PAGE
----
FIGS. 2 and 3 illustrate a brassiere 14 which is less structured than that shown in FIG. 1. There are less seams, no framing panels and less of the anatomy is intended to be covered. The cups 15 are seamless. The bottom edge of each cup 16 extends as an arcuate curvilinear extent. In combination with edge portion 17, the bottom edge 16 forms the outer edge of the cups. The inner edges 18 of the cups and the absence of framing members provides a decollete effect. A single extent of material extends beneath both cups as a bust band 20. While the design of the brassiere 14 is different than that of the brassiere 1 of FIG. 1, the principles of the grading system of the present invention may be equally applied to both. In grading either the brassiere 1 or the brassiere 14 of FIG. 2, the arcuate extent along the bottom edge 10, 16 is maintained.
In the past the entire perimeter of the cup was proportionally reduced. As a result, the length from the outer cup edge of one cup, around the back, to the other outer cup edge of the cup increased to maintain the same overall girthwise extent around the body.
As illustrated in FIGS. 4a, 4b and 5, in accordance with the present invention, it is the depth of the cups (from x to x1) which is primarily modified. In FIGS. 4a and 4b the solid lines 21 represent the B cup and the broken line 21a represents the A cup. As best seen in FIGS. 4a and 4b, although the height, width (y-y1) and depth (x-x1) of the cups are reduced, the arcuate extent (along the bottom edge 10, 16 as referred to in FIGS. 1-3) remains relatively constant in B cups and those cups smaller than the B cup.
Each A cup of the present invention is located at substantially the same position on the wearer's body as it was in the fitted B cup. Since the arcuate extent of the cups is substantially the same, the length of the body encircling sections in A cups and B cup brassieres of like style and chest measurement is also substantially the same.
As is illustrated in FIG. 5, the side panel 23 for the B cup is larger than the side panel 24 for the A cup. This is due to the difference in the height of the B cup and the A cup. However, the length of the side panels 23, 24 is substantially the same.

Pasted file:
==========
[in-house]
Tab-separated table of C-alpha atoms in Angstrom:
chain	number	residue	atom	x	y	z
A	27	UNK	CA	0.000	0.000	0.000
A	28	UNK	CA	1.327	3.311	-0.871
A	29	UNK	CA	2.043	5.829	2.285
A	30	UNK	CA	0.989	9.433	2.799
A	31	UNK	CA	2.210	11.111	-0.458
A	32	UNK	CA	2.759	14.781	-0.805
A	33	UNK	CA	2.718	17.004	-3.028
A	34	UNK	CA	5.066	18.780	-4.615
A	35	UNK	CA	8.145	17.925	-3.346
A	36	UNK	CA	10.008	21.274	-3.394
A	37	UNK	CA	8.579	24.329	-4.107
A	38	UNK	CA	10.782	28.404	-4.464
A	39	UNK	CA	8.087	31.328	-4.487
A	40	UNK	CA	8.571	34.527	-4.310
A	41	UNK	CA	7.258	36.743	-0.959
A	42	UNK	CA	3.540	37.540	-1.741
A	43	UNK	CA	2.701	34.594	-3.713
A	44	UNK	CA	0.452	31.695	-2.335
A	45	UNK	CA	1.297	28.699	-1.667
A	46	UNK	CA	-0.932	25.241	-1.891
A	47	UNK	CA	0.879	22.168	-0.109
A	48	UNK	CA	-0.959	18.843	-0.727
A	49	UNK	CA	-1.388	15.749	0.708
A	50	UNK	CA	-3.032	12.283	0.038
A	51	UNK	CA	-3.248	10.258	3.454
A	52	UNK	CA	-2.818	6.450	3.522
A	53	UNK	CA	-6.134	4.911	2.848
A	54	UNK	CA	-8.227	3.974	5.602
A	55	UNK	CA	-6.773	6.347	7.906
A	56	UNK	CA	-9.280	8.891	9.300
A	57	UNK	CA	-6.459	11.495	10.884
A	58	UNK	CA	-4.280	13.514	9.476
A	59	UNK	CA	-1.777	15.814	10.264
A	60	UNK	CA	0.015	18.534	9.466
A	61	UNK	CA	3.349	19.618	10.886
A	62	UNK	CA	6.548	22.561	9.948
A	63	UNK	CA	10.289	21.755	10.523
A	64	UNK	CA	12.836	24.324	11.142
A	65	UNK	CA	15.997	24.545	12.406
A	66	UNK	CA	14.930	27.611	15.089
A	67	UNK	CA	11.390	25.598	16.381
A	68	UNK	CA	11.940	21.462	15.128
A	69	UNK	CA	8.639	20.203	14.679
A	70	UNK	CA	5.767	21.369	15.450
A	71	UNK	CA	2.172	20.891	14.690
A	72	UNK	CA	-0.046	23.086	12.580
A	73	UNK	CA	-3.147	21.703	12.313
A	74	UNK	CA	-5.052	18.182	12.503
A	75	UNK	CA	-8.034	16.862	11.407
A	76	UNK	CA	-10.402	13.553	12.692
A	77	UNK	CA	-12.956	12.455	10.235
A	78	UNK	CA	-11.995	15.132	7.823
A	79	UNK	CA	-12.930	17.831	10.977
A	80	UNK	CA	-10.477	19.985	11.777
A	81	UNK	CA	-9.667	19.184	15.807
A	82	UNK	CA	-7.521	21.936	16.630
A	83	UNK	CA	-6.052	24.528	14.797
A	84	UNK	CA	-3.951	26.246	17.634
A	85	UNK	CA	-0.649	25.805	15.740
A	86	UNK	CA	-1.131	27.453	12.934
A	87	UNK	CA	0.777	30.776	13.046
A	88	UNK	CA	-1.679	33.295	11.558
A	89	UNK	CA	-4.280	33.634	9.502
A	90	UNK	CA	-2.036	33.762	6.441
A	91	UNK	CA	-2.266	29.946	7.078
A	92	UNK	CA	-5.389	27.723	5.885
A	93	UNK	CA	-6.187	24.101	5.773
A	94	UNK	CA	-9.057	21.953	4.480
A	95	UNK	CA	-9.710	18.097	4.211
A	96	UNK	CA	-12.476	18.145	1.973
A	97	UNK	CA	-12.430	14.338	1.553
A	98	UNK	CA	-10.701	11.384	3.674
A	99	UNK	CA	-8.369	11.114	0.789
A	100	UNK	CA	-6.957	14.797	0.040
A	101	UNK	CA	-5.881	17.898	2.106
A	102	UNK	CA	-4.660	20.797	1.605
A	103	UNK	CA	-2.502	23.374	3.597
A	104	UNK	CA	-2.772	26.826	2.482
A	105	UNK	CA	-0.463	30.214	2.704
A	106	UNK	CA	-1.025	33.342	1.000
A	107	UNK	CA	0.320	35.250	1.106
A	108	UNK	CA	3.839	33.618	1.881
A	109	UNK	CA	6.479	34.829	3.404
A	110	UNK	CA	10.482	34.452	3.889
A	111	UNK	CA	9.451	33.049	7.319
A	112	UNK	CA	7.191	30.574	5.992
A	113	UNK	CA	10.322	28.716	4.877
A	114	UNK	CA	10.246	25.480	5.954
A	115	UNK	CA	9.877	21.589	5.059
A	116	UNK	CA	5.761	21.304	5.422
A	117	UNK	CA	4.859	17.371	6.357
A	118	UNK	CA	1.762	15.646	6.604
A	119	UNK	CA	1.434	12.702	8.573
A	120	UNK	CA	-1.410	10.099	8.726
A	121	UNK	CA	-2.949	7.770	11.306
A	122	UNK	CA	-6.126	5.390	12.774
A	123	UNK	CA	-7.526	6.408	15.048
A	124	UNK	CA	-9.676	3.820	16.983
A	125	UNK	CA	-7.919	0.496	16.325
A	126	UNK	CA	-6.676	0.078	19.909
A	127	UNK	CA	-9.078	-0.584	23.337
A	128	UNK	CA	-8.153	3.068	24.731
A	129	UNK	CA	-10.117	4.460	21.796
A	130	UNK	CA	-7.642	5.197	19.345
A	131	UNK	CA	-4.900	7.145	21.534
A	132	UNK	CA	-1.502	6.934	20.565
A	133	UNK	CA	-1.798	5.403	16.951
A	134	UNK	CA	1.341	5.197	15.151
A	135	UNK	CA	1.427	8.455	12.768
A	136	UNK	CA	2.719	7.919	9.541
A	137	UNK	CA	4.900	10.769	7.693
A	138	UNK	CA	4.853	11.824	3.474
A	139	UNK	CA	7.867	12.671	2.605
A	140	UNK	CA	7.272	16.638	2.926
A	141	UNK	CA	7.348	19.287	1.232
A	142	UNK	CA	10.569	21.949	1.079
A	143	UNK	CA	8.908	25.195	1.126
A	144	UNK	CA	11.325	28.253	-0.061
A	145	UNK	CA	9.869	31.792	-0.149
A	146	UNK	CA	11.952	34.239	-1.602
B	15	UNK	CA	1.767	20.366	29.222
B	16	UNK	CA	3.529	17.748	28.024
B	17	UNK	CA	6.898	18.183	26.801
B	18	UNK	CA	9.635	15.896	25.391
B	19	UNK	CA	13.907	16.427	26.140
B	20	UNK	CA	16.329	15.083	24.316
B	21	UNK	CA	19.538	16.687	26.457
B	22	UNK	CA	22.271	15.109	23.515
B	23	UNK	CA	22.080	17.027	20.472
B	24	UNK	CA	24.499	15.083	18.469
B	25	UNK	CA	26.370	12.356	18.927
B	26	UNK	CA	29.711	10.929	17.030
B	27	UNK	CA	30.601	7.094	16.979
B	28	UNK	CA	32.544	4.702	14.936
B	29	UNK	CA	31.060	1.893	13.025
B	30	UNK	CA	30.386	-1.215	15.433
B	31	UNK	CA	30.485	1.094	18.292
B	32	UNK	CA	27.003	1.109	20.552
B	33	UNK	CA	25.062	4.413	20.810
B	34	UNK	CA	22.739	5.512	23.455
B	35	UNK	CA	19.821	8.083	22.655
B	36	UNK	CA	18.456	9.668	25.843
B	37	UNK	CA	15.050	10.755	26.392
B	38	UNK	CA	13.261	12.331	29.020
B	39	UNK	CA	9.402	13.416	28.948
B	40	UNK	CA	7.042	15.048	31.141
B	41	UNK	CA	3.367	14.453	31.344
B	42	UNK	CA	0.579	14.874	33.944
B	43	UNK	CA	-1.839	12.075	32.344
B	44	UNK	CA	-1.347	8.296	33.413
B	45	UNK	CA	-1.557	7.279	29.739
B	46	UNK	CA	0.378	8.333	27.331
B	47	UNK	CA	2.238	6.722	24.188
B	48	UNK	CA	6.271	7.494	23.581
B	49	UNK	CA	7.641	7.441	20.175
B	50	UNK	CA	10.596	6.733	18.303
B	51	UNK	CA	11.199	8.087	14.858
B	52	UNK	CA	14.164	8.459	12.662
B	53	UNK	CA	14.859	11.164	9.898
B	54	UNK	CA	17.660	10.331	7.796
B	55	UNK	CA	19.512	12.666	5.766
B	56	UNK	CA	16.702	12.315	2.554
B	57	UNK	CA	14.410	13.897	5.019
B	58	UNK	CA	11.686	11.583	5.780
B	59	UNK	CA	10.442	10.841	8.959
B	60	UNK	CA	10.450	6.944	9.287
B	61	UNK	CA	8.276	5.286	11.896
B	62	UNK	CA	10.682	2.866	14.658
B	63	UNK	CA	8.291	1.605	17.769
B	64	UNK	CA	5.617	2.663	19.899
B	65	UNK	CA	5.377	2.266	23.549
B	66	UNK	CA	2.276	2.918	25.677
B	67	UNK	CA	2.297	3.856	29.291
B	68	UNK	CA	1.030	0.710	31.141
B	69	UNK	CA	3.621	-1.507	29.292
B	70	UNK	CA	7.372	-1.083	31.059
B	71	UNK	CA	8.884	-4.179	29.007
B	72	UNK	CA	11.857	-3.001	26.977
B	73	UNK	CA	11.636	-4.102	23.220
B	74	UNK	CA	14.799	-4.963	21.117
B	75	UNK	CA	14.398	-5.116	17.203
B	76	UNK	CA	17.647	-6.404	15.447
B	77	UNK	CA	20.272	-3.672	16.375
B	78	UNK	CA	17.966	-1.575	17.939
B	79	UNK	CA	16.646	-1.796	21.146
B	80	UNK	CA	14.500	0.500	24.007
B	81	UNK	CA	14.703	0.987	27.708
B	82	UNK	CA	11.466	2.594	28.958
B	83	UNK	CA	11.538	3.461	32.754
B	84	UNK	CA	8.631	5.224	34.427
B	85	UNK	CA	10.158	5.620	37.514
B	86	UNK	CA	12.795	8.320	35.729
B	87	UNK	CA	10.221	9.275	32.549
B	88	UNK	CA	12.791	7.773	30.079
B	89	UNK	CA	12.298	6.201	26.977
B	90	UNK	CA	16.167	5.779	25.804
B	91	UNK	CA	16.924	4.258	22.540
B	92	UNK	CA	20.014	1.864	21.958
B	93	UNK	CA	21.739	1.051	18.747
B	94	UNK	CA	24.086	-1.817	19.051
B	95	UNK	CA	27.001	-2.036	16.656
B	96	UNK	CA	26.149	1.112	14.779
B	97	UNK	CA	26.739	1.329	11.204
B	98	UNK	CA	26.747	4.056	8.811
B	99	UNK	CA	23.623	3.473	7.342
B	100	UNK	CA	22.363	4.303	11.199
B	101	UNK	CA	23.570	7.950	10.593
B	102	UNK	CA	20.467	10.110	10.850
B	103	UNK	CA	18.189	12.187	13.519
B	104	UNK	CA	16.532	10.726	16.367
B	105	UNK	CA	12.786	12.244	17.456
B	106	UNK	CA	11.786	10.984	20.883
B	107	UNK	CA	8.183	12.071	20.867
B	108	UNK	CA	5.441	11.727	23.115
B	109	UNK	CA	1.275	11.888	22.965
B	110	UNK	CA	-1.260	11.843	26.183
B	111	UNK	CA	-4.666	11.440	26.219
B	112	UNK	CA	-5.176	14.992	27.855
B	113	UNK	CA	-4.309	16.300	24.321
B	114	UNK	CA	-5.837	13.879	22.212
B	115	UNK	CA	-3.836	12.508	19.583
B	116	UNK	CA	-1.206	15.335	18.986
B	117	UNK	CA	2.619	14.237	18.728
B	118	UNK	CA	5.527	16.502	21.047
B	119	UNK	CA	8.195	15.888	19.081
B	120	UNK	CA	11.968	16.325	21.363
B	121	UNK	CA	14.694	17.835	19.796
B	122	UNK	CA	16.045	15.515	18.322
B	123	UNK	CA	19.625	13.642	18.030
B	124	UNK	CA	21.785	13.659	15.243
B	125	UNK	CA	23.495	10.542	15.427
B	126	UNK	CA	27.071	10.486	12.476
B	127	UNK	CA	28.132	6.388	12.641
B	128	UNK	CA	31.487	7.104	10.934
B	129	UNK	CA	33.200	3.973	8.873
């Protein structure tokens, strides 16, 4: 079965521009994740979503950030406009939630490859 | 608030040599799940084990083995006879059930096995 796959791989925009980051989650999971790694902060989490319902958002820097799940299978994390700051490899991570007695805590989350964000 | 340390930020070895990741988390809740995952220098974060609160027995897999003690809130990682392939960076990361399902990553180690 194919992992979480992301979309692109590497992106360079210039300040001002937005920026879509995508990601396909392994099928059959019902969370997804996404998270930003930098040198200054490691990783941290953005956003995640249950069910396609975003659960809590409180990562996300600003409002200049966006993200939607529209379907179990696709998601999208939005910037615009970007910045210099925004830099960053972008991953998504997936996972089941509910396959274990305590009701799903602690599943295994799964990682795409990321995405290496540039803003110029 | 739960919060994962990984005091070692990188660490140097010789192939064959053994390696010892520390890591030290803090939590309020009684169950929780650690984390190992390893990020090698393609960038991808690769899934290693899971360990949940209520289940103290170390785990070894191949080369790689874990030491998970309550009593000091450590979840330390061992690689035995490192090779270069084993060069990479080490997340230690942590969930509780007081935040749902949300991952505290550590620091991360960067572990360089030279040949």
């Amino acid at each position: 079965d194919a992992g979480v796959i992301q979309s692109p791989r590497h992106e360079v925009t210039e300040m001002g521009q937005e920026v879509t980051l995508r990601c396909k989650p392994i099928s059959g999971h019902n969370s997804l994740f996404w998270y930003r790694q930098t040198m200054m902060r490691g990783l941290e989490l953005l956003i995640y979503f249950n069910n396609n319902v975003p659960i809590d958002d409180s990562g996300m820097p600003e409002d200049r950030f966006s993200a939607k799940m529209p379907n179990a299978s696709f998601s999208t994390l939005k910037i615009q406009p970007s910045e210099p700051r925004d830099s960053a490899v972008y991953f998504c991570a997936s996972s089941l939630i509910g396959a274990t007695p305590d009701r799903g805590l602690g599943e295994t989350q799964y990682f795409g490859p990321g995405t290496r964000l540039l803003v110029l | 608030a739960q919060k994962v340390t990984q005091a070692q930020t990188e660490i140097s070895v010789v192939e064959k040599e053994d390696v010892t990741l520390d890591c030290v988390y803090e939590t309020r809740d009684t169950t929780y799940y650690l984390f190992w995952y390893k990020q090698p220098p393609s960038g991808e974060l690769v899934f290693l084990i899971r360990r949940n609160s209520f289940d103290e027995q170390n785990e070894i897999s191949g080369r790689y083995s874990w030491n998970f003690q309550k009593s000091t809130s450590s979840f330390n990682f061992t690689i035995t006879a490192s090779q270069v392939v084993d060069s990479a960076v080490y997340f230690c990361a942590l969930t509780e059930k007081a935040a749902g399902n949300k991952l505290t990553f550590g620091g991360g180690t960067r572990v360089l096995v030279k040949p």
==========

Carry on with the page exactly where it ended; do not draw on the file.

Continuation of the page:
This is to be contrasted with that which is shown in FIG. 6. FIG. 6 shows the difference in the location and the size of the side panel 24 of an A cup brassiere in accordance with the present invention and side panel 25 of the prior art. As can be seen therein, the side panel 25 of the prior art is longer and positioned differently on the body than a side panel in accordance with the present invention.
When the teachings of the present invention have been applied to brassiere design, wearers of less than average bust cup size have experienced a marked improvement in fit and comfort.
Having shown and described preferred embodiments of the invention, it will be appreciated that various modifications may be made without departing from the scope of the invention as defined in the claims.
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|Aug 27, 1987||AS||Assignment|
Owner name: PLAYTEX APPAREL, INC., 700 FAIRFIELD AVE., STAMFOR
Free format text: ASSIGNMENT OF ASSIGNORS INTEREST. EFFECTIVE DATE;ASSIGNOR:INTERNATIONAL PLAYTEX, INC., A CORP. OF DE;REEL/FRAME:004761/0777
Effective date: 19870824
Owner name: PLAYTEX APPAREL, INC.,CONNECTICUT
Free format text: ASSIGNMENT OF ASSIGNORS INTEREST;ASSIGNOR:INTERNATIONAL PLAYTEX, INC., A CORP. OF DE;REEL/FRAME:004761/0777
Effective date: 19870824
|Sep 29, 1987||CC||Certificate of correction|
|Jun 13, 1988||FPAY||Fee payment|
Year of fee payment: 4
|Aug 12, 1992||FPAY||Fee payment|
Year of fee payment: 8
|Sep 16, 1996||FPAY||Fee payment|
Year of fee payment: 12